Well, here is something—a direct challenge to the authority of the president of the league. Richard was clearly miles out of line. The affair could have been disastrous, not only for Richard but for organized hockey, had it not been handled with consummate intelligence by Frank Selke, the managing director of Les Canadiens who has been a part of hockey since 1906. At the heart of the crisis Les Canadiens returned to Montreal after a road trip. Selke was at the station to meet them. He collected Richard, Geoffrion, Ken Mosdell and their wives and took them to dinner at The Windsor hotel. He never once mentioned what was on his mind and everyone's. The dinner over, Richard and Selke found themselves seated alone together in the hotel lobby for a moment.

"I'm surprised, Mr. Selke," Richard said, "I thought you were going to be very angry with me."

"Maurice," Selke said quietly, "I've never known you to do a rotten thing in your life before. You're accusing President Campbell of things that aren't true. That isn't like Maurice Richard. I don't believe you wrote that column."

"No, I didn't, but I authorized it," Richard replied. "I take full responsibility."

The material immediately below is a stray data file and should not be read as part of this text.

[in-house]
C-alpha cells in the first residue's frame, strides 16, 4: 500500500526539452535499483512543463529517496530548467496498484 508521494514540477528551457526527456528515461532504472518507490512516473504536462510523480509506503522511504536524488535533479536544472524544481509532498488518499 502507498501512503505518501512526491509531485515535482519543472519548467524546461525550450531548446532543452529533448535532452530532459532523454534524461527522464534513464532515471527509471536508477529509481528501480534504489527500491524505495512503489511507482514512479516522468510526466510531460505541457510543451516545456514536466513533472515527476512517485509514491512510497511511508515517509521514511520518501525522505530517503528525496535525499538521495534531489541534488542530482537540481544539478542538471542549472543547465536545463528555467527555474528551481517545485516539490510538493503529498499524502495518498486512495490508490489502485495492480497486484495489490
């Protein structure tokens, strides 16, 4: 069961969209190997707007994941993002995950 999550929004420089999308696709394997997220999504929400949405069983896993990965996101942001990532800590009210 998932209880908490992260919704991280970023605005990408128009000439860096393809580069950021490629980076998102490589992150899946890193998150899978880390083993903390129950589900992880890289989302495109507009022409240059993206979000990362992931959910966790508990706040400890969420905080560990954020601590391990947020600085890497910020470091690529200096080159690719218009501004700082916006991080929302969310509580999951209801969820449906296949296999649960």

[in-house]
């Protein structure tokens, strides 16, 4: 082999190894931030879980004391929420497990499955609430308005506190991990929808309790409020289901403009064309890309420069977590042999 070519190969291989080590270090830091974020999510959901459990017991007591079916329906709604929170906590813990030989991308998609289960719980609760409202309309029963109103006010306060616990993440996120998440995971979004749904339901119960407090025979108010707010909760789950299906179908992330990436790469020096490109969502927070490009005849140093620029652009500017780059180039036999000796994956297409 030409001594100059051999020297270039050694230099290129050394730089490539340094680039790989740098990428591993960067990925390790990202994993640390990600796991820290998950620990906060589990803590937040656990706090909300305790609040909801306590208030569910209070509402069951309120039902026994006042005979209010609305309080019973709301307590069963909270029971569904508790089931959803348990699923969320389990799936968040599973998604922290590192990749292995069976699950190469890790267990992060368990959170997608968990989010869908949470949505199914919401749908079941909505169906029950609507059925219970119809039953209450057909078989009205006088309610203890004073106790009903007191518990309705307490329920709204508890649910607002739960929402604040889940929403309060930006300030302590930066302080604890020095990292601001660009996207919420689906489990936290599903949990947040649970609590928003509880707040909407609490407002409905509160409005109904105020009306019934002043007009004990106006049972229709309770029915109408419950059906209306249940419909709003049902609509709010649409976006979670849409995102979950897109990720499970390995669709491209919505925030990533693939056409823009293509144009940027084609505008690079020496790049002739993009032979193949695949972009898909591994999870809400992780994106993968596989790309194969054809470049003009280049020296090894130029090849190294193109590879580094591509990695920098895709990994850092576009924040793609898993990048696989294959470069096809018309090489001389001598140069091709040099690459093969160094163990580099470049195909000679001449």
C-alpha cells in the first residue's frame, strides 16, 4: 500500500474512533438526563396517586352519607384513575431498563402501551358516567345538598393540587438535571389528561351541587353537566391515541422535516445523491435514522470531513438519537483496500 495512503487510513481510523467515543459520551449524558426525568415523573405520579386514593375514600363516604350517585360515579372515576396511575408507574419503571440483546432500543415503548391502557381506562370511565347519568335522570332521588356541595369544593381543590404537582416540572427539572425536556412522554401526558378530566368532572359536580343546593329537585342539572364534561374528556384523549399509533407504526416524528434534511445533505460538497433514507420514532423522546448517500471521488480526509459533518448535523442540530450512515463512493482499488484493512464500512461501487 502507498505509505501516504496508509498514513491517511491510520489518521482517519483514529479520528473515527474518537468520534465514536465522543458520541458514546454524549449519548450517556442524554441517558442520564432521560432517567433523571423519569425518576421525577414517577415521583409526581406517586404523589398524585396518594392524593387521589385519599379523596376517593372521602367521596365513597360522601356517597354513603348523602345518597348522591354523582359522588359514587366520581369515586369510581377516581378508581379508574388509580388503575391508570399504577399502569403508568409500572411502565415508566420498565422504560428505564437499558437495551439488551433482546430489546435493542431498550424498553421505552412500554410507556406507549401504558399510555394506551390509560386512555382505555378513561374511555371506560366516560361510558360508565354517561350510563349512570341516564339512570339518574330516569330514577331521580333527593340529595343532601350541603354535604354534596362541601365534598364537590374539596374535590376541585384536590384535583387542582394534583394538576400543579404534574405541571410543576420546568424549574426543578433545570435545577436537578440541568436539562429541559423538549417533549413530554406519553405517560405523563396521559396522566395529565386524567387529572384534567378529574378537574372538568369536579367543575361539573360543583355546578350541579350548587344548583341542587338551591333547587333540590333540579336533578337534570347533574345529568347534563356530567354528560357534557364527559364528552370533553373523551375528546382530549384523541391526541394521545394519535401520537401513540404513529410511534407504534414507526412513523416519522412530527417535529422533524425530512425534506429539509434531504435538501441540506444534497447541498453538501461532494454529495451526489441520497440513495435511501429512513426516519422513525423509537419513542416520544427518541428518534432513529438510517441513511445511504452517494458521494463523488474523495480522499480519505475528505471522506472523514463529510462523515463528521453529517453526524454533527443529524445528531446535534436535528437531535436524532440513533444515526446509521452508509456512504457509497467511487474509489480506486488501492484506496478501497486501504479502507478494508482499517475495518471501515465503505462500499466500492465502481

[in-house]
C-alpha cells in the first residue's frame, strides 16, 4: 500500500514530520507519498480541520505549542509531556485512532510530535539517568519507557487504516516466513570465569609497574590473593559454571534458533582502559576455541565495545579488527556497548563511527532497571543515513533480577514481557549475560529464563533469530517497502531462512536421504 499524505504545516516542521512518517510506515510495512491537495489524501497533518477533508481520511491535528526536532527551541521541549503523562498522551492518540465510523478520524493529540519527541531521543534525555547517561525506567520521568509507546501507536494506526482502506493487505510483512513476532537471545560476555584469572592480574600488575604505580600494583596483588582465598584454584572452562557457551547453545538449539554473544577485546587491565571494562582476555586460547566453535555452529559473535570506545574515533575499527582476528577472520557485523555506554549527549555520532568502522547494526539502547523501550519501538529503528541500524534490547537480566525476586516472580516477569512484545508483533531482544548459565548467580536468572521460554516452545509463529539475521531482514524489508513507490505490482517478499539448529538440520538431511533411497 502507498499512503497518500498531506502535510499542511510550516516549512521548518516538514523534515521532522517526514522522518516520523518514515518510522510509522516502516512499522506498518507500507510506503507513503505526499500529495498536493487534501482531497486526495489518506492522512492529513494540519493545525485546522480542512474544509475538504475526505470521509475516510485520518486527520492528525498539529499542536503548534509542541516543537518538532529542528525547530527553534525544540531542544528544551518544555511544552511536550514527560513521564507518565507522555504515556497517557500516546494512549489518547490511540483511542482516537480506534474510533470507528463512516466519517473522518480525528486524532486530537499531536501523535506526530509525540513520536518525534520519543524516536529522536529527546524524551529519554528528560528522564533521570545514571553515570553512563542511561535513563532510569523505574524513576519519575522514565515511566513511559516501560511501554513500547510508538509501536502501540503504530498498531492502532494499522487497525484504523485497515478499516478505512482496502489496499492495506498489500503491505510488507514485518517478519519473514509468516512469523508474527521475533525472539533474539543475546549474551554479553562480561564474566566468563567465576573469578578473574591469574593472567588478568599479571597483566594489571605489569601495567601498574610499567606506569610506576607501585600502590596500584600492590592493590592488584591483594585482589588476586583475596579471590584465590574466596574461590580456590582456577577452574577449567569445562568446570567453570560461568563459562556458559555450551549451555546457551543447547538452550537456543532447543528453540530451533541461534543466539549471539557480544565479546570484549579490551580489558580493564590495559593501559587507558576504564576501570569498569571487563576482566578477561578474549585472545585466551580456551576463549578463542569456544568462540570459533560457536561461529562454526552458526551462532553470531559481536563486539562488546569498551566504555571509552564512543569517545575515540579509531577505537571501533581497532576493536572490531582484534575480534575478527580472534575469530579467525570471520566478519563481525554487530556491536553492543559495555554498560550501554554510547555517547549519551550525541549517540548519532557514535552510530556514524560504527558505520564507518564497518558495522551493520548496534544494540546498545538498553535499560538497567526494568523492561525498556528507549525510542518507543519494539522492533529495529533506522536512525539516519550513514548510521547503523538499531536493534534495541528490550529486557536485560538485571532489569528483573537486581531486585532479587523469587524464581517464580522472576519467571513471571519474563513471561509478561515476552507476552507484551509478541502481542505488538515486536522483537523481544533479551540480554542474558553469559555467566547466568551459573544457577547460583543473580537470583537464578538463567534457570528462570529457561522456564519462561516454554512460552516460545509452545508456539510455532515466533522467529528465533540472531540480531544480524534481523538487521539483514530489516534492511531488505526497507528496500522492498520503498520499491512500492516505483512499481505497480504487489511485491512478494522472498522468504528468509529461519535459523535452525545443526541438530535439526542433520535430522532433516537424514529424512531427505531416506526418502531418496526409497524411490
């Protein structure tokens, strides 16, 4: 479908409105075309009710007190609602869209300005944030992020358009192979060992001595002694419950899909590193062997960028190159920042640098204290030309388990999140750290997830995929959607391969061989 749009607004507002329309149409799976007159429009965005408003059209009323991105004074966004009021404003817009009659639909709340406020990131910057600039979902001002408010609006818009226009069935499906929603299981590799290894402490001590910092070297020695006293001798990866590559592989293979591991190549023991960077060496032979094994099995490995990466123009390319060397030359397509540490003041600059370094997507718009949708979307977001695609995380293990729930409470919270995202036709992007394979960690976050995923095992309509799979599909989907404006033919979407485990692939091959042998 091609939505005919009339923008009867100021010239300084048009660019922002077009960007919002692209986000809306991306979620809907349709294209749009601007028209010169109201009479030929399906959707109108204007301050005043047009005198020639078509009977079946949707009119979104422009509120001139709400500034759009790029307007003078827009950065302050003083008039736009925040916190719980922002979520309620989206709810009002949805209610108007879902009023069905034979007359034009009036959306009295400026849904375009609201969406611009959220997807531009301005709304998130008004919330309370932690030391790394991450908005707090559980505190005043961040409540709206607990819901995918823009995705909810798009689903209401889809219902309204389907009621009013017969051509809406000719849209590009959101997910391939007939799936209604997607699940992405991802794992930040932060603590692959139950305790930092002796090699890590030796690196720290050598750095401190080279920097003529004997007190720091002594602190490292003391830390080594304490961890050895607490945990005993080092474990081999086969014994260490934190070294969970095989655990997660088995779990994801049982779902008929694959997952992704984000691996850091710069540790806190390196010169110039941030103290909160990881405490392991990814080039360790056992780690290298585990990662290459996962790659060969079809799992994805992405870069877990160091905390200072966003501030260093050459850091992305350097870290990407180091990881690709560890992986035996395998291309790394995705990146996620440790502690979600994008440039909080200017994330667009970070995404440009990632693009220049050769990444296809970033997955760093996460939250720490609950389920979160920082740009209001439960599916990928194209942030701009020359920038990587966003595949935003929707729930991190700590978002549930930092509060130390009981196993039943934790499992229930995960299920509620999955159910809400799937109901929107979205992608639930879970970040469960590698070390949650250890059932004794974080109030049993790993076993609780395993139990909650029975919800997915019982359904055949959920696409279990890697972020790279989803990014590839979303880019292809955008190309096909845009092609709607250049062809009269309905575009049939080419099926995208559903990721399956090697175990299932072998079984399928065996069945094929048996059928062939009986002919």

"I want you to act like a big leaguer," Selke went on. "President Campbell's office is just across the street. I know he works nights. I want you to come over with me and see him."

Richard sat silently for a moment. Then the two got up and called on Campbell. Richard spoke up immediately. "Mr. Campbell, I want to apologize to you," he said, his deep voice almost an octave lower than usual. "I apologize not because anyone has told me to do so. I want to apologize because it is the decent thing to do. I have been wrong to say the things I said. It will not happen again."

During the weeks that followed Richard's apology, which ended the affair, many of the French papers accused him of selling out. He never batted an eye. "Maurice Richard never disappoints you," Mr. Selke said recently. "We have had a lot of dealings. When a mistake is pointed out to him and he sees it is a mistake, he has the character to recognize it and to make genuine rectification. He has great class as a person."

The Richards live in a modest, trim home in Cartierville, which adjoins Bordeaux. During the hockey season Maurice spends the bulk of his free hours at home playing with his kids—Huguette, 11, a pretty girl who is a natural figure skater; Maurice Jr., 9, whom the family calls "Rocket" as matter-of-factly as if it were a prosaic nickname like Bud; Normand, 4; and André, an infant of 6 months. Richard is not just a devoted father, he is crazy about his kids. During the summer, at least once a week, Richard and his wife bundle the family into the car and head for the country for a day together in the open air. It is his truest pleasure.